8. Next, butter the bread with soft salted butter and spread a thick layer of egg salad onto two of the bread slices. If you are adding a soft boiled egg for each sandwich, spread a thin layer on each side, slice the egg in half and place in the middle of one slice of bread. Top with the other slice.
    9. Top with the remaining buttered bread slices and use a sharp knife to slice the sandwiches diagonally. Umai!

Notes

* Note that this time may vary according to altitude. 

**Feel free to choose your own method to hard boil and peel the eggs.

***Dry discarded crusts for a few days then process them into breadcrumbs.

Nutrition Information:

Yield:

2

Serving Size:

1

Amount Per Serving: Calories: 661Total Fat: 43gSaturated Fat: 12gTrans Fat: 0gUnsaturated Fat: 29gCholesterol: 585mgSodium: 1338mgCarbohydrates: 40gFiber: 2gSugar: 6gProtein: 26g

Nutritional calculation was provided by Nutritionix and is an estimation only. For special diets or medical issues please use your preferred calculator.

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24 comments

  1. Fouzia

    I am craving now for an egg salad sandwich after reading your post. The idea of using shokupan milk bread and kewpie mayo is making my mouth water. I am going to look for them in the asian food stores and make this sandwich. Looks so delicious in the pics. Thanks for sharing Bernice.

    Reply

    1. Bernice Hill

      Fouzia! I just know you’re going to love this sandwich. I’m so jealous you get to try it for the first time.

  2. Jenny

    The best! I made it exactly as you showed (brilliant instructions BTW) with the skokupan bread. kewpie mayo and everything (I have a Japanese grocer downstairs!) and it was the best egg salad sandwich I have ever had. I wished I had guests to make it for them! I can see it as an appetizer cut into smaller pieces, it will probably disappear in seconds! Anyway, thanks SO much Bernice, this sandwich is genius.

    Reply

    1. Bernice Hill

      Yes, for sure. You could make them tea sized and serve them at a tea party. You’re so lucky to have a Japanese grocer so close by!

  3. Veronika

    Kewpie mayo has been my favorite ingredient lately so I’ve been looking for more recipes to use it in. Loved it in this egg salad, it was so creamy and so different from the egg salad we usually make. Definitely making it again soon!

    Reply

    1. Bernice Hill

      We are really loving it too which is a good thing because I accidentally bought the 1 kg size bottle! OOPS!

  4. Claire

    I’ve never had a Japanese egg salad sandwich but I’m so excited to try this. It sounds delicious! Definitely adding this to the menu for the coming week.

    Reply

    1. Bernice Hill

      I’m so excited for you Claire, I know you’re going to love this egg salad!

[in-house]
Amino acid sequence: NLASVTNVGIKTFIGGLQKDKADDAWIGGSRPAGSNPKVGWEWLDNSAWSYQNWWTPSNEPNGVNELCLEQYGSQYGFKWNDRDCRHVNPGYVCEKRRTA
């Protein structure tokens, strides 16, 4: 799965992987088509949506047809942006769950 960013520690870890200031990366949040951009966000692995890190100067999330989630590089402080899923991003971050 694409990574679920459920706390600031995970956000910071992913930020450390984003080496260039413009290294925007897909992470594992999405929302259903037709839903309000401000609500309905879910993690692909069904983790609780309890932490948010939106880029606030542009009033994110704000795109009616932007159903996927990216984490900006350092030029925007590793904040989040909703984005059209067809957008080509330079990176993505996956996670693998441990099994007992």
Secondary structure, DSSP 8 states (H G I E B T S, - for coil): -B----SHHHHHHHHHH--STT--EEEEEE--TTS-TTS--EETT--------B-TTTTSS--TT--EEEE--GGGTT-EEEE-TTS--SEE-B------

5. Sean

    This recipe takes me back to when I was younger. My grandmother made an egg salad sandwich very similar to this but I never knew the recipe. I am excited to make this.

    Reply

    1. Bernice Hill

      Grandma’s know all the great egg salad tricks! Happy cooking Sean!

  6. Loreto and Nicoletta

    Wow, We are craving an egg salad sandwich like this. Totally agree with the Japanese way of making things with great ingredients. What a great idea to mix the egg yolks and egg white separately. And yes the Japanese mayo is so rich and creamy! Nice share! 😃 👍! Thanks! ❤️

    Reply

    1. Bernice Hill

      I think I’ll be making this sandwich for lunch again today. Shaun is working from home so it’s nice to have someone to share it with. I know you’ll both love it too.

  7. Marie-Pierre Breton

    This fluffy, crustless sandwich will make the kids lose their minds! Perfect lunch and long life to KEWPIE mayo! Interesting the technique of separating the eggs. I’m trying this soon!

    Reply

    1. Bernice Hill

      I know they will love it… I have never in my life had a crust less sandwich but this is decadence to the max.

  8. Kathryn

    I love tamago and this sandwich had all the same flavors! Making this for lunches again today 🙂

    Reply

    1. Bernice Hill

      Ahhh me too! I’m so in love. Thank you for letting me know how much you love this recipe Kathryn.

  9. Marta

    I love that your recipe for Japanese egg salad included Kewpie mayo. I feel like it’s a must when making Japanese recipes like this and the egg salad was exceptional because of it.

    Reply

    1. Bernice Hill

      Yes! Kewpie mayo is definitely a must. I was originally worried when I bought the giant 1 kg bottle of it but since then both my husband and I have realized we prefer it above Hellman’s.

  10. silvia

    My oldest son is learning Japanese and he is interested in the culture and food so I was looking for a recipe I can try at home to surprise him and I found yours. I have an Asian market close by so I need to stop there to get what I need, especially the mayo. I appreciate your very detailed recipe, I’m sure my son will like it.

    Reply

    1. Bernice Hill

      Amazing. I think he’ll love it for sure. Although, this is one of those American recipe that has become very popular in Japan and uses ingredients originating from there rather than an ‘authentic’ Japanese recipe. It’s similar to how the Japanese fell in love with Italian food, sparking a whole new genre of ‘Japitalia’ food. Still, please introduce him to Kewpie mayonnaise and Shokupan bread… he’ll fall in love for sure!

  11. Elaine

    I need this in my life. I love egg salad and I can’t wait to try this Japanese version! Yum!

    Reply

    1. Bernice Hill

      If you already love egg salad you need to try this Elaine! It’s so rich and delicious. A real treat!

  12. Gloria

    This sounds like a basic egg salad with a few gourmet ingredients. I have never heard of kewpie mayonnaise or skokupan bread. I will look for them at the grocery store and give this a try. I love egg salad sandwiches for lunch or dinner.

    Reply

    1. Bernice Hill

      It is very basic but yes, the ingredients and the technique are what makes this egg salad something special.